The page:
Switchvox at Home Part 2

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Continuing observations of a full featured PBX in a home environment. As my journey continues, my respect for the Switchvox grows, as does my realization that this industry has a long way to go.

In a residential setting, the most likely to be useful feature has to be intercom. Both room to room and room to all (paging) makes a lot of sense in a home. I know it makes sense as there is a whole industry around residential intercom without a phone system.

But Intercom on most PBX’s is difficult. It is considered a “key system” feature which is beneath most PBX’s (I have yet to find any two people in the industry that agree on how a PBX and key system exactly differ). The Polycom 550 phone has hard buttons for Directories (see prior post), Applications, Conference, Transfer, Redial, Hold, Menu, Messages, and Do Not Disturb (plus softkeys). No button for “Intercom”. Isn’t the ability to communicate internally within an organization a key requirement/expectation of any phone system?

The feature is indeed supported on the Switchvox (as with many other PBX systems) as
a star code. (Remember the first time you heard “star code”?, it sounded so futuristic – surprise). I think it makes sense for PBX’s to make Intercom a “hard key” feature. The feature on the Switchvox is accessed via a self determined star code (I chose *37 or *DP for Direct Page). So to intercom ext 105, I need to dial *37105. I find that a bit much to dial/remember. I eliminated the esoteric star code with a substitution dialing rule (dial 305 instead of 105) (thanks Randy @ Digium), so now I just need to remember every extension (and to substitute the 3 for 1). Easier, but not easy. By the way, this dialing substitution rule would not be possible on most other PBXs.

Intercom is such a difficult concept for PBX vendors to grasp. Not only are there no hard-buttons, but the manufacturers don’t get Do Not Disturb (DND). DND is taken so literally – it makes it so the phone can’t disturb you. But I think most folks want DND to stop calls, not intercom. I’ve received complaints about this from customers and experience the same frustration at home. My son puts the den phone in DND when he does his homework, but now I can’t page him that dinner is ready. A stand-alone Nutone intercom system doesn’t have that problem. Work or home, assistant or mom, intercom should work in DND – at least as an option.

I used to wonder why people get so flustered around phones. How often to do you hear something like “this is my first day, so if I lose you please call back” during a transfer attempt. (My reactive thought is always ‘I don’t care what day it is, you should be able to transfer a call before you were hired’). But the reality is phones are totally esoteric. Even these fancy ones with huge displays and tons-o-buttons designed to make things easier. My Polycom 550 phones have 30 buttons not counting the 0-9 keys. But if a visitor can figure out how to 1) intercom me, 2) page all, or 3) park a call without being taught- it would be quite an impressive accomplishment. These reasonably simple and common steps are not self discoverable from the phone alone.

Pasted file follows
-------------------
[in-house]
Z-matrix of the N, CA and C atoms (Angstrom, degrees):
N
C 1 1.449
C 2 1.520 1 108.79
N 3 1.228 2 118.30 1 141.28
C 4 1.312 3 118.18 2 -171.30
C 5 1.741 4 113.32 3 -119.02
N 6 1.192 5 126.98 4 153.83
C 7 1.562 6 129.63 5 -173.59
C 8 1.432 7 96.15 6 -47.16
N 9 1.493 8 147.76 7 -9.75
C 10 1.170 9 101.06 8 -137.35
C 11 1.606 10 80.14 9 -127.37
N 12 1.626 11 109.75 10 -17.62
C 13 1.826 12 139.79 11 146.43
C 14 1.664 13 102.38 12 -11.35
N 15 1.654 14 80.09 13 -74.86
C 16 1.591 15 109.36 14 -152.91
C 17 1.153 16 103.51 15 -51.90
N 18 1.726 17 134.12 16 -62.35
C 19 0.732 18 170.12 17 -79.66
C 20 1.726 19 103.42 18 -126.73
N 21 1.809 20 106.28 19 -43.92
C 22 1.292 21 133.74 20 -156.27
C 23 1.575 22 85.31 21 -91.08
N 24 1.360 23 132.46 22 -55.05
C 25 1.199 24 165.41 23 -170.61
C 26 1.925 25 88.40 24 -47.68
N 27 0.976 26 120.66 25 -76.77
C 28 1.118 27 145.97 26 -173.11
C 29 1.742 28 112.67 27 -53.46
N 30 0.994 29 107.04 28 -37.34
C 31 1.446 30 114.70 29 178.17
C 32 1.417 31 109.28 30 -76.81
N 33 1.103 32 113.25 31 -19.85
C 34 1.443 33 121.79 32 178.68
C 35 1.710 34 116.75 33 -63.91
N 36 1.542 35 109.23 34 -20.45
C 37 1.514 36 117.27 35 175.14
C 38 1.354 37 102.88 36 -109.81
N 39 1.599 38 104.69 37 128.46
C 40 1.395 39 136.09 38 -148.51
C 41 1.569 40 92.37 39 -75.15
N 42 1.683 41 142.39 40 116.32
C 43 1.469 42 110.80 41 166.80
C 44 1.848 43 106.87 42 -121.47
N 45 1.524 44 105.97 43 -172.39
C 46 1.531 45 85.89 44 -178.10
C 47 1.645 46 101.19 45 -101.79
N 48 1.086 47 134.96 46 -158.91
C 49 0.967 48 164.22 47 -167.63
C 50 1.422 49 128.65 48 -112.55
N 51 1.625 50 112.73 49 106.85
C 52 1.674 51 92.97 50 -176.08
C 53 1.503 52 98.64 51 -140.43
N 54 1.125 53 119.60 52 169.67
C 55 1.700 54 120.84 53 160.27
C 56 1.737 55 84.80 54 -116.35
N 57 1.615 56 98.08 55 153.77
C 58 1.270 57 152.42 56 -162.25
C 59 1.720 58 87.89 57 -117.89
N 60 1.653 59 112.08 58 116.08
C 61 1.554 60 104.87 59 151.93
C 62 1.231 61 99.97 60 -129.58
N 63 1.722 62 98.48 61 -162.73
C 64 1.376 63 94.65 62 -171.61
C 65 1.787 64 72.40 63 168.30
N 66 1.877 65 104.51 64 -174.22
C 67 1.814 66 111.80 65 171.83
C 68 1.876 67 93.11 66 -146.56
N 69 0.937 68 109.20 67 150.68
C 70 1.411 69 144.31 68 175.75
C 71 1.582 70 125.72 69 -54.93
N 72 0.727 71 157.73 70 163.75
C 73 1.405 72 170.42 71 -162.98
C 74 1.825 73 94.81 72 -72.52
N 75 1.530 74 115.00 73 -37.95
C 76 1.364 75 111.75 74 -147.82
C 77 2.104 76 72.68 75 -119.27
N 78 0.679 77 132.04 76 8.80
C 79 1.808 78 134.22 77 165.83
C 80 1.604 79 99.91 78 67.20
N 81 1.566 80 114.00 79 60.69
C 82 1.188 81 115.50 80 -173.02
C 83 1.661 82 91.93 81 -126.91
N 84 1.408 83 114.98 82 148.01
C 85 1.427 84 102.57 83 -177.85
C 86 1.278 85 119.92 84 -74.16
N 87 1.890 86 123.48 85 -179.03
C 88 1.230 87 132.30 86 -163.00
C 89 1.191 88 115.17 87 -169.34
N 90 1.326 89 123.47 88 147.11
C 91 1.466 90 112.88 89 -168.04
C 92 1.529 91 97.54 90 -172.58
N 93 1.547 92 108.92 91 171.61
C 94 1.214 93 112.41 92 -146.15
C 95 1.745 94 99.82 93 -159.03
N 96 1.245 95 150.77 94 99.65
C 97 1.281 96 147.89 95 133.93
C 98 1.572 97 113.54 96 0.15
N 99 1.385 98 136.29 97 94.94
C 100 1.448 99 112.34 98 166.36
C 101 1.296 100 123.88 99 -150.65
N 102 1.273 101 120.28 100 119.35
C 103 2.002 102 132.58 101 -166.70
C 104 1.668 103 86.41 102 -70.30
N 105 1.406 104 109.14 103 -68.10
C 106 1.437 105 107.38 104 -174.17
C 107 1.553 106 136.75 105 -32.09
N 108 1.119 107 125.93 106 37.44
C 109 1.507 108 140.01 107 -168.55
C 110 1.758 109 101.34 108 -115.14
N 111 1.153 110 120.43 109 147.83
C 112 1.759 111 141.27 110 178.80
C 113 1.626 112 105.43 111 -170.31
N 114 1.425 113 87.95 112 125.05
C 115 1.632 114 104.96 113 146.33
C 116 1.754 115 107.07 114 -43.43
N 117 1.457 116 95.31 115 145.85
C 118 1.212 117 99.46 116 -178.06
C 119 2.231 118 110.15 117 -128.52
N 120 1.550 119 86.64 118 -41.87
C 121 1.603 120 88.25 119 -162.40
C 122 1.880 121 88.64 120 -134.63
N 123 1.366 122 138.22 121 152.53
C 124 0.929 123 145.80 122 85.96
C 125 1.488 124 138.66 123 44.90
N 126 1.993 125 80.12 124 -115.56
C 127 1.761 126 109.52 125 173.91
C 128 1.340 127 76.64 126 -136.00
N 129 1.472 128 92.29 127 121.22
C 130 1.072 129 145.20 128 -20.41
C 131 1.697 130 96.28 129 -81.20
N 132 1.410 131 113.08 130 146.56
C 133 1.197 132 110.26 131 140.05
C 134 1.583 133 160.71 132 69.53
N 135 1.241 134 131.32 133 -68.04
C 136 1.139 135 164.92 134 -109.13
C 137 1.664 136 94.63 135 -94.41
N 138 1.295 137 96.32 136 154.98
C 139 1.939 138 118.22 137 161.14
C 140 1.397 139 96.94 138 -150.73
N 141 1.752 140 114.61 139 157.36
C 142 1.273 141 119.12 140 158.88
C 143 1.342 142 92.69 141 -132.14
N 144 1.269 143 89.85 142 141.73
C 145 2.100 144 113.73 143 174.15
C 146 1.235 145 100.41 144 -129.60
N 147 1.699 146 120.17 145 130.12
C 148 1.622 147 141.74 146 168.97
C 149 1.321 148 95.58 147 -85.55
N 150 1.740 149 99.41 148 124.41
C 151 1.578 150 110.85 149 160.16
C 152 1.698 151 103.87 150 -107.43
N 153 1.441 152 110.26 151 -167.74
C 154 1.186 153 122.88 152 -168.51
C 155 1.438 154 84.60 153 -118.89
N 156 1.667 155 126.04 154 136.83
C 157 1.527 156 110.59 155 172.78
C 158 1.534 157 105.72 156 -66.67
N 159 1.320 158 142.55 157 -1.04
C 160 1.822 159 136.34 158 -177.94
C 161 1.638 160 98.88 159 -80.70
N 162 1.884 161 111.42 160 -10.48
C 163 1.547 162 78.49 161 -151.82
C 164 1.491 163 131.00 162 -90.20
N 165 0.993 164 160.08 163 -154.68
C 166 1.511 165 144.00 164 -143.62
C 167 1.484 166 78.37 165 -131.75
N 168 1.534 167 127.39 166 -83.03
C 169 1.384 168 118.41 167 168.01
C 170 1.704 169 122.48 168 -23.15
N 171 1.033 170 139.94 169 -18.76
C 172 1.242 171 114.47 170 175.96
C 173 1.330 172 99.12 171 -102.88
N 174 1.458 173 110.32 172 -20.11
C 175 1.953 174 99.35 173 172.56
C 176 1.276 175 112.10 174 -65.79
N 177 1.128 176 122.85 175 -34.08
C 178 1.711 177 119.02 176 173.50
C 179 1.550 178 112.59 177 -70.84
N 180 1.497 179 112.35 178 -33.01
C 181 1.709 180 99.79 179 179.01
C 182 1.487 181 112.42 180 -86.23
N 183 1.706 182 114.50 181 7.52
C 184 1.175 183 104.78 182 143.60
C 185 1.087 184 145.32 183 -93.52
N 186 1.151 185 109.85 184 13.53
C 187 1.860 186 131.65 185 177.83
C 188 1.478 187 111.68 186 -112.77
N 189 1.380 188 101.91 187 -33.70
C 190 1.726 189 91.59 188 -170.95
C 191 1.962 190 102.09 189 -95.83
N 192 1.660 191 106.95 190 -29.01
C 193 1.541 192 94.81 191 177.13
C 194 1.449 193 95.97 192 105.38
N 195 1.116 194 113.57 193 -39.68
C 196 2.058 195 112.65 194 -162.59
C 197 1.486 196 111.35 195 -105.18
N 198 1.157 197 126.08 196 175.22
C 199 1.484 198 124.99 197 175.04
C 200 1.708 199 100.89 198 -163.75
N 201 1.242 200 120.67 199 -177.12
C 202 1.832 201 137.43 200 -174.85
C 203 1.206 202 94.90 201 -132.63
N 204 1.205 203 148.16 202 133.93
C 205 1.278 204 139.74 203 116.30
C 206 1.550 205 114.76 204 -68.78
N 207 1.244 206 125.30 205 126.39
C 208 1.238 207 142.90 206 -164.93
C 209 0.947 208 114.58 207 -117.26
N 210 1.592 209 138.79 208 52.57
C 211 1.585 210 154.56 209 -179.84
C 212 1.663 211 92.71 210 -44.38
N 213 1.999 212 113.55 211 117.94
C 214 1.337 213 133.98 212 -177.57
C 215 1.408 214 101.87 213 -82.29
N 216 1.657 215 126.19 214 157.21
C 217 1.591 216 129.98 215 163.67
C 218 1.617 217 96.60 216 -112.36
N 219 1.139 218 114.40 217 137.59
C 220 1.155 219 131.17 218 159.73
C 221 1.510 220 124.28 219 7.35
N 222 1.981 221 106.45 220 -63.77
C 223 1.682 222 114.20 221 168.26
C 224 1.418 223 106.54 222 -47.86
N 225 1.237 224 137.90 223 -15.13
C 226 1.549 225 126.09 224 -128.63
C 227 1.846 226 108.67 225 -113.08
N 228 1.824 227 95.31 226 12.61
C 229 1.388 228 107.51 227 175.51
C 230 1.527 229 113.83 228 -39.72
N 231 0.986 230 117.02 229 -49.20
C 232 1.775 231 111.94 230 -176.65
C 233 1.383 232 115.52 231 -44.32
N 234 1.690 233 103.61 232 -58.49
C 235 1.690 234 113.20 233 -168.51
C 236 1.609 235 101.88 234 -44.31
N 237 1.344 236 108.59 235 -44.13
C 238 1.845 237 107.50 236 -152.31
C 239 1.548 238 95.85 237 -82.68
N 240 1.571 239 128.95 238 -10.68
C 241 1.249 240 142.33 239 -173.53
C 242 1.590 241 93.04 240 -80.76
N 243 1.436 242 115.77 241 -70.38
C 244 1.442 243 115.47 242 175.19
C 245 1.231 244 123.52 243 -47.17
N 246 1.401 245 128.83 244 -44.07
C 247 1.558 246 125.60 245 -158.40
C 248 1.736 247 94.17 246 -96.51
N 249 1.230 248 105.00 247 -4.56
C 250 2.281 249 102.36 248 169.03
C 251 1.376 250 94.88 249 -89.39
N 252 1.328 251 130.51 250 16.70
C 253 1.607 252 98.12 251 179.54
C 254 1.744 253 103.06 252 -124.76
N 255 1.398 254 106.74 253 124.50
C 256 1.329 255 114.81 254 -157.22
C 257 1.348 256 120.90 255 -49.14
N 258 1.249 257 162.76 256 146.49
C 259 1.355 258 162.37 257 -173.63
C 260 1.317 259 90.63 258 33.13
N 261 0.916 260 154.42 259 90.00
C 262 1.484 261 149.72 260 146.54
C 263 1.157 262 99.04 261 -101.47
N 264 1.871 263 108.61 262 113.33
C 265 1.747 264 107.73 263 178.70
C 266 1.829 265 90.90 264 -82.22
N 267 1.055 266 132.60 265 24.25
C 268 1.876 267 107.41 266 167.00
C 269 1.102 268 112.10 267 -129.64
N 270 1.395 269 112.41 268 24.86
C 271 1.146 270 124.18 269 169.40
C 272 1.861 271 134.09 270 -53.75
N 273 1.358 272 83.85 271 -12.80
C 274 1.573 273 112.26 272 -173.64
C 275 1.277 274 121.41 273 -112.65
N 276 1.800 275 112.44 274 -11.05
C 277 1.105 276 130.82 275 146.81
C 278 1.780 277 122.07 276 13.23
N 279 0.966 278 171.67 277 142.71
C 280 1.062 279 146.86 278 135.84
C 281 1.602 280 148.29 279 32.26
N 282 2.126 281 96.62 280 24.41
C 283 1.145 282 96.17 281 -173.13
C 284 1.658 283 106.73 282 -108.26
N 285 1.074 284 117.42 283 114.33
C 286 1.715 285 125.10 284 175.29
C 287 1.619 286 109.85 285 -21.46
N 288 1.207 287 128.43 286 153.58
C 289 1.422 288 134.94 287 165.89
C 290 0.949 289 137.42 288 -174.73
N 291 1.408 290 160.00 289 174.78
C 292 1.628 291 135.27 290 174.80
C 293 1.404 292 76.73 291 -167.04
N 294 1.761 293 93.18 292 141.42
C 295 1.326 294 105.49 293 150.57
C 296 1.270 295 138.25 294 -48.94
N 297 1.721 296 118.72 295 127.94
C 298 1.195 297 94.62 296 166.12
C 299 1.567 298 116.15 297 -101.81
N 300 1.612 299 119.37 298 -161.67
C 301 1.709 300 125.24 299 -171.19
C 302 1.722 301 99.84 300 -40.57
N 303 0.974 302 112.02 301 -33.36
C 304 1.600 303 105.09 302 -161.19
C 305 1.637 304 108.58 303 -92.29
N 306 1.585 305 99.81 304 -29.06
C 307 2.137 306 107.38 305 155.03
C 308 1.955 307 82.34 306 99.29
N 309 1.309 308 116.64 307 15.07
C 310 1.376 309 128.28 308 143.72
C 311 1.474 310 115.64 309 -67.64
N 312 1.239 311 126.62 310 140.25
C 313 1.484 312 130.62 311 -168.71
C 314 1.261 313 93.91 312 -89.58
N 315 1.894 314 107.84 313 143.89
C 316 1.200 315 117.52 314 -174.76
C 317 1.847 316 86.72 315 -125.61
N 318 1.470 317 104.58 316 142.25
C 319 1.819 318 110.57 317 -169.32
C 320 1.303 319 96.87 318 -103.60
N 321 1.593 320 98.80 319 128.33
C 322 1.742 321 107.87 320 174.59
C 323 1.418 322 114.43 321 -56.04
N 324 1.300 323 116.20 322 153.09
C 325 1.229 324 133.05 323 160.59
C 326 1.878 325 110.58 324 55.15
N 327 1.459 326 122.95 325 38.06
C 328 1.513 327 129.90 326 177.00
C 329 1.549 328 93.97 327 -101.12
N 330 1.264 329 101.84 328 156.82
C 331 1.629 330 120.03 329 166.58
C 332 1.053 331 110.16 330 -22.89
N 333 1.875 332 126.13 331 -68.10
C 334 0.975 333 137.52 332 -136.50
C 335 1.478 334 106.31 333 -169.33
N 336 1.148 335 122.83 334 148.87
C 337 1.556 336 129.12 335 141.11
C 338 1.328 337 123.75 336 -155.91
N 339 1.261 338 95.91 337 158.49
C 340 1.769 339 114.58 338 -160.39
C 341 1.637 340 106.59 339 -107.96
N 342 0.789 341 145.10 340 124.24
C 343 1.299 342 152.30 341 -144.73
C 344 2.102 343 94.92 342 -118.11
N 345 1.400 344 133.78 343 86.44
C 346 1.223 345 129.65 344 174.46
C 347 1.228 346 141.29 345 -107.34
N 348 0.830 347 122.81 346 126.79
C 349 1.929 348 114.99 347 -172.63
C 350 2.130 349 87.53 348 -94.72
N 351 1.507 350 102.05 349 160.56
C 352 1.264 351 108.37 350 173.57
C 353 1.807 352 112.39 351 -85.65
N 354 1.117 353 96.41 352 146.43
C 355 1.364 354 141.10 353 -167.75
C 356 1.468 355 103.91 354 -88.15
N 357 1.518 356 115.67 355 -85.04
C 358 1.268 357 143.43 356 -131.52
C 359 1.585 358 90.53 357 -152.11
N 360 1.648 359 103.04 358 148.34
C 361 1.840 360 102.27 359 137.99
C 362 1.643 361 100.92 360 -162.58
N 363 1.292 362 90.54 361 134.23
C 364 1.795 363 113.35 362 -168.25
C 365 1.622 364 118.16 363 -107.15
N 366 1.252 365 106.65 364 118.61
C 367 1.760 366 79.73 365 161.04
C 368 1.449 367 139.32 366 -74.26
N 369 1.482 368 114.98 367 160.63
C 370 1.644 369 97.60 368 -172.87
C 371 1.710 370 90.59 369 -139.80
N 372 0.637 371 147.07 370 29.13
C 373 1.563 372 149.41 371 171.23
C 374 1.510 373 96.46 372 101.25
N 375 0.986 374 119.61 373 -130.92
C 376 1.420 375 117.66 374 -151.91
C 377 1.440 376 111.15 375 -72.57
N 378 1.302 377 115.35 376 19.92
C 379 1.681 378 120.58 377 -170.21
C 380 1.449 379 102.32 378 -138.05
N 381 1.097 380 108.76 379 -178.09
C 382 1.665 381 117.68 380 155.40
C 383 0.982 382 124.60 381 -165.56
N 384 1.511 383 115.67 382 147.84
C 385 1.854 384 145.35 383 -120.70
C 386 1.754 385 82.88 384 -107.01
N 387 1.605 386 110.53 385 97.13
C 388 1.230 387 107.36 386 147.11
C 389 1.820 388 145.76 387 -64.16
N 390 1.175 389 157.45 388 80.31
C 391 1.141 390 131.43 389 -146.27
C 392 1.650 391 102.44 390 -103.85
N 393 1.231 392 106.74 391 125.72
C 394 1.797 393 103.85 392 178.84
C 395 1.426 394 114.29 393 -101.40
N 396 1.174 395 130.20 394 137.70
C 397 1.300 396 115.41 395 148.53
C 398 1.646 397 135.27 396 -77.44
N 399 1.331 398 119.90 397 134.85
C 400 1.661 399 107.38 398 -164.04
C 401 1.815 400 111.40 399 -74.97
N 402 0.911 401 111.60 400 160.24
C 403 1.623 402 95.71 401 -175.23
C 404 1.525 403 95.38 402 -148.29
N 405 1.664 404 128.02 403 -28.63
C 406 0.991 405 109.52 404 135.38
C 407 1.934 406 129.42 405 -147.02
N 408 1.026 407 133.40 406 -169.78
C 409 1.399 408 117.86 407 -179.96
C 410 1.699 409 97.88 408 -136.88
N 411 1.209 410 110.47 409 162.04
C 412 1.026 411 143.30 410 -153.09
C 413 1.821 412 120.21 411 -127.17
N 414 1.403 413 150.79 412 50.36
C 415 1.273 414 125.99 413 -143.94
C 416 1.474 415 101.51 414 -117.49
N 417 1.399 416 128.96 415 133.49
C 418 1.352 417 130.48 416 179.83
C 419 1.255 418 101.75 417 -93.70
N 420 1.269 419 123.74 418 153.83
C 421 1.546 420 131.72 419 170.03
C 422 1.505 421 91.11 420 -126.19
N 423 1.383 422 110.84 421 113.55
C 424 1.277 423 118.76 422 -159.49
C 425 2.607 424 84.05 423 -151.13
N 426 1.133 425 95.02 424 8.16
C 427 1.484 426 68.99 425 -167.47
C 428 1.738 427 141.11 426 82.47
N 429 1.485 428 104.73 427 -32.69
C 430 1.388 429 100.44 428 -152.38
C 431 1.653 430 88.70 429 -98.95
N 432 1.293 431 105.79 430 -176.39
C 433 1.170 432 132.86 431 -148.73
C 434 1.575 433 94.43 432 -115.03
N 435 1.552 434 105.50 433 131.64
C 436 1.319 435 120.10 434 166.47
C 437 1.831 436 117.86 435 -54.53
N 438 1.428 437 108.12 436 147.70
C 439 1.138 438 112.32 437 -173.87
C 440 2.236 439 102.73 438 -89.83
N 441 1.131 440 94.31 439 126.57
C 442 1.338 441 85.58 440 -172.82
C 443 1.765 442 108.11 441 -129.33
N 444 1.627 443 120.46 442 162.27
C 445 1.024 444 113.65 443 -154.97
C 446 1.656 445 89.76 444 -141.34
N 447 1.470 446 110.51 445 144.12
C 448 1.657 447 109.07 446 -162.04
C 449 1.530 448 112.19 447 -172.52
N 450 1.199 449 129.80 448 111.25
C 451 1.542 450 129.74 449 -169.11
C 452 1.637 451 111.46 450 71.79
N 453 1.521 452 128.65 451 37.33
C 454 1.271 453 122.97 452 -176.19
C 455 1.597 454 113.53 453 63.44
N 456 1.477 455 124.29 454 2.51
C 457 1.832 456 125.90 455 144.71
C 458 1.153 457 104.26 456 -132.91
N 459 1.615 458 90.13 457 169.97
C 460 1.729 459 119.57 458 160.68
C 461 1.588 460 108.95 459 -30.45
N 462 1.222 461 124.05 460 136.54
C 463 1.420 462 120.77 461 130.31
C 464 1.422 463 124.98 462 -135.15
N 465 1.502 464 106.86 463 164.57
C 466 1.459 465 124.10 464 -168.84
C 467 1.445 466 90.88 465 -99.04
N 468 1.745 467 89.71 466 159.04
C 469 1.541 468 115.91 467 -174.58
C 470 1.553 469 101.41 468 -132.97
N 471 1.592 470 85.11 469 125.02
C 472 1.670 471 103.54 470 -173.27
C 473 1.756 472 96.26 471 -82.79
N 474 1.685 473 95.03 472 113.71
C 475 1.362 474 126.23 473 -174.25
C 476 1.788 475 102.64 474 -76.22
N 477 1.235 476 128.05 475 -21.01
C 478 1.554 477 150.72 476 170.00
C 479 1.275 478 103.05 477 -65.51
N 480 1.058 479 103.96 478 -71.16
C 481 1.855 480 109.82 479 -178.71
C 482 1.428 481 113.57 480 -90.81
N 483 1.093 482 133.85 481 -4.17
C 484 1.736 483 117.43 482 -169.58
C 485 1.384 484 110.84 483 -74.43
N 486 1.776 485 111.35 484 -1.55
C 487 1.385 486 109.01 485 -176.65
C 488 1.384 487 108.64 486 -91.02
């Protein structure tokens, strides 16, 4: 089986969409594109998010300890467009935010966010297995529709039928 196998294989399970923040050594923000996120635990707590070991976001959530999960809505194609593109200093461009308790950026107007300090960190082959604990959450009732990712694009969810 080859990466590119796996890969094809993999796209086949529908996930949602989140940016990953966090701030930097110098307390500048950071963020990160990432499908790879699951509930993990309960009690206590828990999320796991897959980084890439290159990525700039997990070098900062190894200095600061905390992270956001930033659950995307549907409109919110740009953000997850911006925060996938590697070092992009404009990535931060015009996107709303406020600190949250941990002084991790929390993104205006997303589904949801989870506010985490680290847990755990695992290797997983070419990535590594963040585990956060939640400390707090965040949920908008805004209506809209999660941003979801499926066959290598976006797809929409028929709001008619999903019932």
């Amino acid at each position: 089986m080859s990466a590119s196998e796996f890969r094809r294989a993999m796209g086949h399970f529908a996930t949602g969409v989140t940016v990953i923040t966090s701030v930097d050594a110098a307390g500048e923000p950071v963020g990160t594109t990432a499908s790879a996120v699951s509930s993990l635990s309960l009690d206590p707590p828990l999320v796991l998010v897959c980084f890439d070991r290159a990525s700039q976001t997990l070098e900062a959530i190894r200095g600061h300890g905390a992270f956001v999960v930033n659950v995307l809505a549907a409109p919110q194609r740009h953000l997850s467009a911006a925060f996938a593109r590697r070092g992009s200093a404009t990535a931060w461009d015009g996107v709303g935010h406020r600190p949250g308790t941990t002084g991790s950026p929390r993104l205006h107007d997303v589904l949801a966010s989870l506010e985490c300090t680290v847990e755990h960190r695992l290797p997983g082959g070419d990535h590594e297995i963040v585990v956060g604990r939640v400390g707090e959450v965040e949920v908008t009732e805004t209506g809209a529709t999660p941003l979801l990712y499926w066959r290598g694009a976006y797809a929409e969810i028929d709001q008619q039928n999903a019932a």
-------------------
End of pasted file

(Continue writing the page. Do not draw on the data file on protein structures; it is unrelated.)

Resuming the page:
That is just the user experience, now let’s take a look at the administrative experience. Here we need to suspend common sense and apply PhoneLogic instead. Asterisk did a lot to break-down the barriers to PhoneLogic, but not completely. For example, In a typical PBX deployment, a call only rings a specific phone or small group of phones. In a residential environment, we want all phones ringing at the same time. So programming a PBX to ring all phones is not something commonly done. One might assume it would be done with a Switchvox feature called “Ring-All”, but that is totally unrelated. To ring all the phones we need to set up a “queue”. Of course, the term queue is normally used to refer to how to deal with calls that don’t get answered. It actually all makes perfect sense, phone systems are getting significantly simpler in someways, but the features and requirements continue to grow and complicate things – not a bad trade.

Now that we have all the phones ringing, we have one new albeit small problem. The display on the phone tracks missed calls. So if all phones ring and I answer it, that is a missed call for every other extension. The Den phone now has 438 missed calls prominently displayed on the large LCD screen. I am sure there is a way to get rid of that counter, but it isn’t intuitive (I have some thoughts on the Polycom phones coming up). Keep in mind, our technicians generally all agree that the Switchvox system is the most intuitive and friendly system encountered – particularly compared to the other systems we support. But that doesn’t make it an intuitive and friendly.

Switchvox at home is an interesting experience. I will be adding some additional thoughts on features, phones, and carriers shorty.

Dave Michels